Washington University investigators D.C. Rao, PhD (right), and Ingrid Borecki, PhD, have received an $8 million grant for the first large-scale statistical analysis of the gene-lifestyle interactions that influence risk factors for cardiovascular disease.
Researchers at Washington University School of Medicine in St. Louis have received an $8 million grant to investigate the genetic and environmental roots of cardiovascular disease risk factors. The four-year grant will support the first large-scale, multiethnic statistical analysis of risk factors for cardiovascular disease that looks at lifestyle interactions with genes.
The investigators will use existing data from over 30 studies, which include detailed genetic data, measures of cardiovascular risk factors — namely, blood pressure and cholesterol levels — as well as information on lifestyle, including smoking, alcohol consumption, physical activity, socioeconomic status and diet.
To carry out this type of study, large numbers of subjects are needed to have sufficient power to detect interactions of genes and lifestyle.
As such, the study represents a massive international collaboration that will bring together data on more than 300,000 subjects from various ethnically diverse groups, including people of European, African, Hispanic and Asian descent. According to the researchers, this allows a broad view of interactions and how they play out in populations with different genetic and cultural histories.
“This study is unprecedented in many ways,” said principal investigator D.C. Rao, PhD, professor of biostatistics, genetics, psychiatry and mathematics and director of the Division of Biostatistics. “Other researchers have done analyses that look at interactions of genes and lifestyle in cardiovascular disease but not on this scale.
“We have compelling preliminary data that highlight the potential of these investigations,” he said. “We found, for example, several novel genes associated with high blood pressure that were not previously known until the interactions with alcohol consumption or education were brought in.”
Until now, many genetic studies in cardiovascular health have looked only at DNA sequence variants and did not consider the environmental factors that might interact with genes. Considering lifestyle factors in the context of a genetic analysis offers the possibility of identifying novel genes relevant to these complex risk factors and may provide clues to intervention points.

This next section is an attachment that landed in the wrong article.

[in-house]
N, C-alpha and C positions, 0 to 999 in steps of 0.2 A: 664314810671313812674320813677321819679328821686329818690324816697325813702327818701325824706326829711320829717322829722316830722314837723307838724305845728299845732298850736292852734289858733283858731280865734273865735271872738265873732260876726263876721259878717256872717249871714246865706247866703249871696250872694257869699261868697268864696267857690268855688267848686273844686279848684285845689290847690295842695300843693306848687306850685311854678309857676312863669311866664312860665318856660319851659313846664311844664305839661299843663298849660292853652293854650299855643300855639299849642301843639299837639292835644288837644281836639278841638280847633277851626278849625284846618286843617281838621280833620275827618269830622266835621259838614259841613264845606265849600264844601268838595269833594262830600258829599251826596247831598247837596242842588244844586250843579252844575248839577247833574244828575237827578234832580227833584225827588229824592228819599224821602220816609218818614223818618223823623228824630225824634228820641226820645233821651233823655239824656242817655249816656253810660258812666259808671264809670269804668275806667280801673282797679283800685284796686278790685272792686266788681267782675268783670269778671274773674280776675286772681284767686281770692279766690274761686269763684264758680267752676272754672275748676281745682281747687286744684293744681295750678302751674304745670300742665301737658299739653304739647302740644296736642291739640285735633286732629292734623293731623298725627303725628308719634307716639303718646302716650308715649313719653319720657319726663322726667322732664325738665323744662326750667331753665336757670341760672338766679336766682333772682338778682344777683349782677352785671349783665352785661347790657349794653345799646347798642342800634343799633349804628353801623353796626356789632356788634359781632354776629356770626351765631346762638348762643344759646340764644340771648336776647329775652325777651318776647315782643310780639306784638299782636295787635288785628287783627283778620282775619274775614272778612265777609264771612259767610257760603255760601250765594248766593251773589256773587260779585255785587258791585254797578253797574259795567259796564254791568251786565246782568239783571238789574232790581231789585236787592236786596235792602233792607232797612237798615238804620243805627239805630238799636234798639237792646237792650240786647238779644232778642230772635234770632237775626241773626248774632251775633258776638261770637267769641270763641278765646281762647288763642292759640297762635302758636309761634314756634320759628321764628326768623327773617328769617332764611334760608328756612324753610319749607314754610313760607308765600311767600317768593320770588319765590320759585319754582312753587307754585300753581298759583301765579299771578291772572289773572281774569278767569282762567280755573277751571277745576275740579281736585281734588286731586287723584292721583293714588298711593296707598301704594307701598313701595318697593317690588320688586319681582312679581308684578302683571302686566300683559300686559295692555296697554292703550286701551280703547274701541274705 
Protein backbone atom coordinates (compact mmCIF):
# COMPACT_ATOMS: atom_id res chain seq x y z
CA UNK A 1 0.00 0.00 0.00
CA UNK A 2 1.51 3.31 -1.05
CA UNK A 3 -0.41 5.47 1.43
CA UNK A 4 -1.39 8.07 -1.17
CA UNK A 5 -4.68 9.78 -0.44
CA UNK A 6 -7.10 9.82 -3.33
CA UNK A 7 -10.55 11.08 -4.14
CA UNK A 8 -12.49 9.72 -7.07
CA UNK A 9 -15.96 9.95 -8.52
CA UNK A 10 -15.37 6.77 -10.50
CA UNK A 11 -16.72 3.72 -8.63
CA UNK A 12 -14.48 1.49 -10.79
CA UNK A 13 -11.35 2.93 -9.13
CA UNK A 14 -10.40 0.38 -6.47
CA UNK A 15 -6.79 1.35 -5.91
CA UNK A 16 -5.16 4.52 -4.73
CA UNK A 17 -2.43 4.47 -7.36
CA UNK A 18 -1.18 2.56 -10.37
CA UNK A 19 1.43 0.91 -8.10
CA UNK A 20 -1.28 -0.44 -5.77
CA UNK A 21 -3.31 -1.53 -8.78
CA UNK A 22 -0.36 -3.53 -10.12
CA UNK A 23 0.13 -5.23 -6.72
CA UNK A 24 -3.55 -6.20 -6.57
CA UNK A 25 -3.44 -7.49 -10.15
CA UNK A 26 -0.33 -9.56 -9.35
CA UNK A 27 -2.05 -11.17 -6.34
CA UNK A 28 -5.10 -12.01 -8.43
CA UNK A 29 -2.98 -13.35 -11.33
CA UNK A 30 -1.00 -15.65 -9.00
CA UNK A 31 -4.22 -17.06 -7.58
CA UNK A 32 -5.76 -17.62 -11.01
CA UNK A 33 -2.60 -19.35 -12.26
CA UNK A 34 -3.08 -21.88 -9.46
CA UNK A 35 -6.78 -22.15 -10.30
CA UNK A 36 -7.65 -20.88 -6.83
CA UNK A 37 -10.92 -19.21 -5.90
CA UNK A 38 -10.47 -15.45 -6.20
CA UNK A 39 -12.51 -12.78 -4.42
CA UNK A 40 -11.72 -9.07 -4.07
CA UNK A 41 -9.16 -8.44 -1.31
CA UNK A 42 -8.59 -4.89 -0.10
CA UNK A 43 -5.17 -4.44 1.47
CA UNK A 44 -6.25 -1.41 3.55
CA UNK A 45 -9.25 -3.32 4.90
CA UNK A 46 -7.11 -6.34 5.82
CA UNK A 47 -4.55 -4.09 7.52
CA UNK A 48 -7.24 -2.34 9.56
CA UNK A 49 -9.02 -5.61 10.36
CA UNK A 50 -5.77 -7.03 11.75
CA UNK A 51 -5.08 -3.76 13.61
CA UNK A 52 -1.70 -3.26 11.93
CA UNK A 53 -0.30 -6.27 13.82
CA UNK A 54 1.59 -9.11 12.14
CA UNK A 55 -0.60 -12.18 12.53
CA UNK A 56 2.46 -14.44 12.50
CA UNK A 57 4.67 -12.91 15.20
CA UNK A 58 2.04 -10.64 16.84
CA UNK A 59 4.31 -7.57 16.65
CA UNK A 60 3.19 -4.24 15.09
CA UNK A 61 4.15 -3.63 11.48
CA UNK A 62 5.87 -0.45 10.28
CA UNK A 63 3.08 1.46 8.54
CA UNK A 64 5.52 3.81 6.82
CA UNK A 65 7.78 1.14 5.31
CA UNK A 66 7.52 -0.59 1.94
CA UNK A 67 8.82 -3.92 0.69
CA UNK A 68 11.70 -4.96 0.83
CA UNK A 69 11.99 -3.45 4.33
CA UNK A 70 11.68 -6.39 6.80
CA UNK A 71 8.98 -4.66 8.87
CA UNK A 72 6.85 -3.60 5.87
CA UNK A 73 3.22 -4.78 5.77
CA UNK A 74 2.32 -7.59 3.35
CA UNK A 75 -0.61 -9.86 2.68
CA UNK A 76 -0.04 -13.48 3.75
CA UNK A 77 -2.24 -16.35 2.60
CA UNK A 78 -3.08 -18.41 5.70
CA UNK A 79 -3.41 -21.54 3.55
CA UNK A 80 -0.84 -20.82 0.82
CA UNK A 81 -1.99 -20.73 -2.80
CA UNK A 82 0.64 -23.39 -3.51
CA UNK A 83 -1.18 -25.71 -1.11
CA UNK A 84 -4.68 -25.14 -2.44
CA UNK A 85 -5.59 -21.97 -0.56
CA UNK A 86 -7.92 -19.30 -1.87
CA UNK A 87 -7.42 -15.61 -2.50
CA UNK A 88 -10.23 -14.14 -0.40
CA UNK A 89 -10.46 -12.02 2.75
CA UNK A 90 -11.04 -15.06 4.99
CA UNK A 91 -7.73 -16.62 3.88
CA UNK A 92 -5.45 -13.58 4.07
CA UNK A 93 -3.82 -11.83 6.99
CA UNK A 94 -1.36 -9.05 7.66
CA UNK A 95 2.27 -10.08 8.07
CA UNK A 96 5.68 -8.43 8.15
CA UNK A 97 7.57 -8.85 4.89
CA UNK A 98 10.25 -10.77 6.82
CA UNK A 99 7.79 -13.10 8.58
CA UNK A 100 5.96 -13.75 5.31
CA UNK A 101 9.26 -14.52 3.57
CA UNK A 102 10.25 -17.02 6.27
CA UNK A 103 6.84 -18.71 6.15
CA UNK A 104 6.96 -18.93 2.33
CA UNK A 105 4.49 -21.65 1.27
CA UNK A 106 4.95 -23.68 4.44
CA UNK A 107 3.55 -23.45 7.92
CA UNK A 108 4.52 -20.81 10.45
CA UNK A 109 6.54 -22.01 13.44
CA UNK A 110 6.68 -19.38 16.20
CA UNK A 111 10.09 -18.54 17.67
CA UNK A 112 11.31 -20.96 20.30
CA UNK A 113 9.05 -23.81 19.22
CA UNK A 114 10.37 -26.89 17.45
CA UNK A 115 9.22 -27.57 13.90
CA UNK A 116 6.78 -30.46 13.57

The investigators emphasize the possible impact such a large study ultimately could have on clinical practice.
“The potential of this study is great in terms of the clues it could provide about the underlying biological pathways that are involved, which may identify pharmacologic or behavioral points of intervention aimed at improving risk factor profiles,” said Ingrid B. Borecki, PhD, also a principal investigator, an associate professor of genetics and biostatistics and co-director of the Division of Statistical Genomics.
“These large-scale, collaborative epidemiologic studies represent a nontraditional mode of scientific cooperation that continues to provide greater insight into the genetic architecture of cardiovascular disease than we have been able to achieve in the past,” she said.
The study is timely, according to the researchers, since cardiovascular and heart disease remain a leading cause of death and disability in the United States and worldwide.
“Public health is driving our motivation to study this problem,” Borecki said. “We hope to gain insight that would allow us to develop models to identify people at elevated risk and to offer interventions or therapies most effective for them. Progress in this area could impact the management of health-care costs and, most importantly, we hope it will help people live healthier, more fulfilled lives.”
This work is supported by the National Institutes of Health (NIH) grant number R01 HL118305-01A1.
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